Along once again for the duration of this tie-in is artist Leinil Francis Yu, as well as colorist Sunny Gho and inker Gerry Alanguilan, providing superb visuals to go with the tension-heavy script. Yu’s craggy yet stylish pencils always add a real atmosphere to this issue. Yu, Gho, and Alanguilan also manage to make the flashbacks to previous issues of New Avengers feel new and fresh again. While Steve Epting’s work with those scenes worked, and worked very well, this art team’s David Fincher-esque renderings of those scenes add to the ugliness of the actions and failures displayed in those scenes. Hickman seems to want most every scene to hit as hard as possible, and his art team assures that with gusto. Yu also makes the confrontation scenes crackle with tension as he silently raises the action with small character movements in the panel. After the stellar visual gag of Thor knocking in Tony’s laboratory door, Cap confronts Tony with a stern “I remember,” and Yu takes a two beats to let this simmer; one is done in total silence, letting the words hang, and the second is a preparation for attack as Cap’s squad moves into flanking position around Tony. It's a very small moment, but one that speaks volumes toward Yu’s command of visual storytelling and this is just the tip of the iceberg for Avengers #29.

When a monthly comic that you follow regularly has a giant title proclaiming its connection to a larger macro story that is happening elsewhere on its cover, it may as well have a giant red X stamped across it, but I am more than happy to report that Avengers #29 not only uses the Original Sin arc to inform its action, but also uses it to wonderful effect in terms of the trajectory of the Avengers title as a whole. This is something that has always been coming for Hickman, Rogers and Stark. This was a seed that was planted in #1 and now it is growing into a viciously deadly plant that seeks to tear apart these men, and in doing so, the Avengers themselves. Jonathan Hickman isn’t interested in justAvengers #29 is just a taste of that that scale might be.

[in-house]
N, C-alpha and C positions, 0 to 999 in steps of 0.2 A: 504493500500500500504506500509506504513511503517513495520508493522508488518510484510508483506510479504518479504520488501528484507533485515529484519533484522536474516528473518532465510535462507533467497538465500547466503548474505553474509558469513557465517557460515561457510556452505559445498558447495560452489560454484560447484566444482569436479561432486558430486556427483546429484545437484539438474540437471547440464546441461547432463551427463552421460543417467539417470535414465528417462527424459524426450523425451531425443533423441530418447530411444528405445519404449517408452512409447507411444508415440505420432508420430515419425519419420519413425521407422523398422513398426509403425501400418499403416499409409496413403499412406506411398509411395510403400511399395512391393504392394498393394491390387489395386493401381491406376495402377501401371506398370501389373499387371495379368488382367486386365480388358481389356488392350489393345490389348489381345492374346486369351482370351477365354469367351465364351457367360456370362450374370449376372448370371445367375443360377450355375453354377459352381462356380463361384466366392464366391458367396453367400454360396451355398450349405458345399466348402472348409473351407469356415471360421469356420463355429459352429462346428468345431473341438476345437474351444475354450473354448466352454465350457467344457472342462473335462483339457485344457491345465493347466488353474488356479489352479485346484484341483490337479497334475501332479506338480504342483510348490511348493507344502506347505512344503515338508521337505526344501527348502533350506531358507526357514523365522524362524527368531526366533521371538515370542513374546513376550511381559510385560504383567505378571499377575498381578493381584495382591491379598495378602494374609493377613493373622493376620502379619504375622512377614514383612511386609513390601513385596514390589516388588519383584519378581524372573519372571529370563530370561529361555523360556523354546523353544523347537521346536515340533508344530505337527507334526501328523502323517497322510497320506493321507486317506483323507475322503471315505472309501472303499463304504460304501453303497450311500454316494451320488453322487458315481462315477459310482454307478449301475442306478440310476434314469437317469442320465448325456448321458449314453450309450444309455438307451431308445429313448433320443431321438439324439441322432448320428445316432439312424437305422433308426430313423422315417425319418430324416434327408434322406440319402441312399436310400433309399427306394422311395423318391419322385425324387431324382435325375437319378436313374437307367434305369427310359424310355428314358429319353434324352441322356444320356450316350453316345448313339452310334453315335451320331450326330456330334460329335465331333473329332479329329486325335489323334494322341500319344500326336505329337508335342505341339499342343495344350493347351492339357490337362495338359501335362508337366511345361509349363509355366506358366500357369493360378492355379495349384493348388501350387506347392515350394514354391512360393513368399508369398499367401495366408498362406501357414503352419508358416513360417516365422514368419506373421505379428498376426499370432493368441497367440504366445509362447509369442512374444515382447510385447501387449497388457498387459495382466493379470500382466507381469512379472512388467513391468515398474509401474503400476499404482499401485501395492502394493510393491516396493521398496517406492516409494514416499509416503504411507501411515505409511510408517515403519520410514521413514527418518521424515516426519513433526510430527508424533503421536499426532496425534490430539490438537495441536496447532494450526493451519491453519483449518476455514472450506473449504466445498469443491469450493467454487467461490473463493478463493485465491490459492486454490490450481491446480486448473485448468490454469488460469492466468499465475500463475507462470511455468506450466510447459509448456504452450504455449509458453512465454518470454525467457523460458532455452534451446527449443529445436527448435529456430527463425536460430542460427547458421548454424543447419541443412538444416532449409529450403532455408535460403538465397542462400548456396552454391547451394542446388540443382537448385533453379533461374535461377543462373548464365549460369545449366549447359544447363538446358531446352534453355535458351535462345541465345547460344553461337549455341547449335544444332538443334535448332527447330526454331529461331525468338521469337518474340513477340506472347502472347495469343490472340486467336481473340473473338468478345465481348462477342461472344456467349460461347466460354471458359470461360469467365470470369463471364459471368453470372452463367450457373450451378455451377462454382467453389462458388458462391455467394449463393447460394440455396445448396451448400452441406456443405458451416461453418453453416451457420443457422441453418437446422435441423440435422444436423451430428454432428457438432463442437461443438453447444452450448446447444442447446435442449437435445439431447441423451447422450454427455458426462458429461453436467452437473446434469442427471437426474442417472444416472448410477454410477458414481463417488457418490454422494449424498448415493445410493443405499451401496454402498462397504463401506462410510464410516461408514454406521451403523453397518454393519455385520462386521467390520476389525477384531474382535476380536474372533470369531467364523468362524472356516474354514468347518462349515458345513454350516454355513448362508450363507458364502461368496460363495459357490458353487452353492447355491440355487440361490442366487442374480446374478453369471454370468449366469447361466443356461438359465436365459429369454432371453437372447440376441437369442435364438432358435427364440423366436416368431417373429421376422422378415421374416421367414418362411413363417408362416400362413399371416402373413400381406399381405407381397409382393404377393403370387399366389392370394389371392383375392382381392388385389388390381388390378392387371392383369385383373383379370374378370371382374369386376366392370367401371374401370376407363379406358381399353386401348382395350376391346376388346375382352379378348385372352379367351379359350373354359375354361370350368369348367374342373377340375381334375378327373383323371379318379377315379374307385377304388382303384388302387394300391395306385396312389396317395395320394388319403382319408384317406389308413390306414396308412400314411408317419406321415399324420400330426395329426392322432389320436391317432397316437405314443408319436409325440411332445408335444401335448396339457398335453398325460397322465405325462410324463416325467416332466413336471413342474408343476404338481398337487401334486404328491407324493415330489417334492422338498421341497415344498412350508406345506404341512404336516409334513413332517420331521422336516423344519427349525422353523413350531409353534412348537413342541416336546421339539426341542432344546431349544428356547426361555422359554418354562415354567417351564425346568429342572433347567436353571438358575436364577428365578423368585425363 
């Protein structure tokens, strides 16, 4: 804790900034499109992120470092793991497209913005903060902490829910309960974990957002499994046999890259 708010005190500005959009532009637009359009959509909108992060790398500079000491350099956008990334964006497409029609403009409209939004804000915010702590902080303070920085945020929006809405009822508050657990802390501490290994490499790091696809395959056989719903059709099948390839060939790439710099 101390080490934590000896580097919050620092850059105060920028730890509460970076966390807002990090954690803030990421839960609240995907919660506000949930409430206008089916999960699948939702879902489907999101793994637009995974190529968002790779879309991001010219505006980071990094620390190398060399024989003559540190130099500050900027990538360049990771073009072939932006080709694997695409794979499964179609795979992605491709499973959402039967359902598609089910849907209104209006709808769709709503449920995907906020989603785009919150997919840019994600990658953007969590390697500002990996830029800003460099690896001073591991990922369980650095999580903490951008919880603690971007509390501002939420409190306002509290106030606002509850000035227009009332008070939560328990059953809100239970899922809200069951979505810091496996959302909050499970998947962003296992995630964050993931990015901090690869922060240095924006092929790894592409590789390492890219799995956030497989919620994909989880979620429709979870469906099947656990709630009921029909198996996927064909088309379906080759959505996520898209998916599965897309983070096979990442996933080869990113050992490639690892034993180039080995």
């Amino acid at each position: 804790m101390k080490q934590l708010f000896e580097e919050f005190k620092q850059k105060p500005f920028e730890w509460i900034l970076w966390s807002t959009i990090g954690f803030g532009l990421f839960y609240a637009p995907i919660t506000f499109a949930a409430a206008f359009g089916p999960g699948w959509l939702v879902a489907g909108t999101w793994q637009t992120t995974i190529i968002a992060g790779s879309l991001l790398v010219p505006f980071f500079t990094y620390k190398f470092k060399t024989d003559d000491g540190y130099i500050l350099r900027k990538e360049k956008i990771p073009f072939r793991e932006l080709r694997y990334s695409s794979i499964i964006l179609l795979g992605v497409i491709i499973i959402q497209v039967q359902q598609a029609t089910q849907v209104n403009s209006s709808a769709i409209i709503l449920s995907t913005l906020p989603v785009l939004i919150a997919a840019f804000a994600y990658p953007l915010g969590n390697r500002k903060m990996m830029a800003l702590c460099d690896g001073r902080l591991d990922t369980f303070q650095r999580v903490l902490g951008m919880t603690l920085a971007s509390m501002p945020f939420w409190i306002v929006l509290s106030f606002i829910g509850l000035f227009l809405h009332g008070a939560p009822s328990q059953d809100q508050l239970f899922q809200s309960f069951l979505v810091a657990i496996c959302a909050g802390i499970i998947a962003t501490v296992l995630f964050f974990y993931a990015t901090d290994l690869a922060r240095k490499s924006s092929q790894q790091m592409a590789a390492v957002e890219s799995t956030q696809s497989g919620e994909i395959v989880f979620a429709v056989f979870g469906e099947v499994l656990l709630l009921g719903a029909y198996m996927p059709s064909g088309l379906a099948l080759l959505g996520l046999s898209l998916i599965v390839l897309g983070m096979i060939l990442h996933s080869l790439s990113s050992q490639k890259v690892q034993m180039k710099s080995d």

Credit: DC Comics

The New 52: Futures End #2
Written by Brian Azzarello, Keith Giffen, Dan Jurgens and Jeff Lemire
Art by Jesus Merino, Dan Green, Keith Giffen and Hi-Fi
Lettering by Carlos Mangual
Published by DC Comics
Review by Pierce Lydon
'Rama Rating: 6 out of 10

While Batman Eternal has an approach that’s more focused on that series of titles, DC’s other weekly Futures End is dealing in a time-travelling story that’s already more expansive from the get-go. Oliver Queen is dead and the writing team uses his funeral as a focal point for the story to great effect. But if Terry McGuinness’s job is to prevent some events from taking place, how much of this specific future’s end will we actually see? But despite the questions that might arise about the long-term staying power of some of what we see here, there’s a lot to like.

As fellow reviewer Jake Baumgart noted in his review, this book feels very much like pre-New 52 DC. It’s a book that thrives on character interaction and the characters in question are acting a lot more like their old selves than their new iterations. Animal Man’s eulogy is a moving tribute to his fallen friend and it provides the right tone for Firestorm and Arsenal’s emotionally charged exchange. Unfortunately, this is where the writers also miss an opportunity. At a funeral that’s attended by many superpowered folks, it seems illogical that someone stronger (and older and wiser) than either Arsenal or Firestorm wouldn’t step in. It would have helped to give us some further clues about the dynamics of the Justice League in the future as well as given a chance for a female character to actually utter a single word. Instead, the other characters are used as mere props.